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I am just starting into calculus and I have a question about the following statement I encountered while learning about definite integrals:

$$\sum_{k=1}^n k^2 = \frac{n(n+1)(2n+1)}{6}$$

I really have no idea why this statement is true. Can someone please explain why this is true and if possible show how to arrive at one given the other?

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31 Answers 31

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It is a quadraic sequence as 1,4,9,16,25,36 ........//

Its first term (a)=1 1st difference (d)=4-1=3 2nd difference i.e. constant difference(c)=2

There is a sum formula for any quadraic equation which is

Sn=n/6*[(n-1)3d+(n-1)(n-2)c]+an

Putting above value in this formula,we get

Sn=n/6*[(n-1)3*3+(n^2-3n+2)2]+1n

 =n/6[9n-9+2n^2-6n+4]+n

  =n/6[2n^2+3n-5]+n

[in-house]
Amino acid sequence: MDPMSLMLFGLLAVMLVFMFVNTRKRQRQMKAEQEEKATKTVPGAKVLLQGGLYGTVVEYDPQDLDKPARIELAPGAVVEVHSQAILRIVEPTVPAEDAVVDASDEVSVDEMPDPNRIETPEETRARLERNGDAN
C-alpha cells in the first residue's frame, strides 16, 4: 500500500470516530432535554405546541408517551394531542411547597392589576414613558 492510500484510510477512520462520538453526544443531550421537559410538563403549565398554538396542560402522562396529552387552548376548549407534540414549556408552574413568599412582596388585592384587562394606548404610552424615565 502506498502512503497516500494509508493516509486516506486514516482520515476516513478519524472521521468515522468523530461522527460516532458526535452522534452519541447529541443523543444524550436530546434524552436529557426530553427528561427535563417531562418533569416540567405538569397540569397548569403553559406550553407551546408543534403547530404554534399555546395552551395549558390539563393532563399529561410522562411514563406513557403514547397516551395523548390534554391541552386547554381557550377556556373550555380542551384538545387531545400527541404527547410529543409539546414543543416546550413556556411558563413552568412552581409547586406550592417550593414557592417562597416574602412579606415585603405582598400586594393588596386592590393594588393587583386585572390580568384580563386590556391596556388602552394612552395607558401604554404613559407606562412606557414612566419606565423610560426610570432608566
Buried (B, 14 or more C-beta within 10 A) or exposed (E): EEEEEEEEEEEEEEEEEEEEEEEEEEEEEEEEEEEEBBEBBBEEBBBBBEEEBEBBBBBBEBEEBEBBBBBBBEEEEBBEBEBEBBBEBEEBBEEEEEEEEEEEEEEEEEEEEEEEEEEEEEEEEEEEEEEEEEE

=n/6[2n^2+3n-5+6]

   =n/6[2n^2+3n+1]

   =n/6(2n+1)(n+1)

Which is final answer.There is also sum formula for cubic and even quartic sequence.

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  • 1
    $\begingroup$ Why is the sum formula true then? $\endgroup$ – Alex Vong May 19 '18 at 17:00
  • $\begingroup$ @AlexVong This formula is made by myself using a long theory of sequence.Combining arithmetic sequence formula it is formed $\endgroup$ – Santosh kurmi May 19 '18 at 17:22
  • $\begingroup$ It is real sum formula of quadraic sequence $\endgroup$ – Santosh kurmi May 19 '18 at 17:26
  • $\begingroup$ @AlexVong It is made using Sum formula of AP $\endgroup$ – Santosh kurmi May 19 '18 at 17:27
  • $\begingroup$ Since the question asked why the formula is true, you may want to add the reason to the answer. $\endgroup$ – Alex Vong May 20 '18 at 5:58

protected by Jyrki Lahtonen May 19 '18 at 17:31

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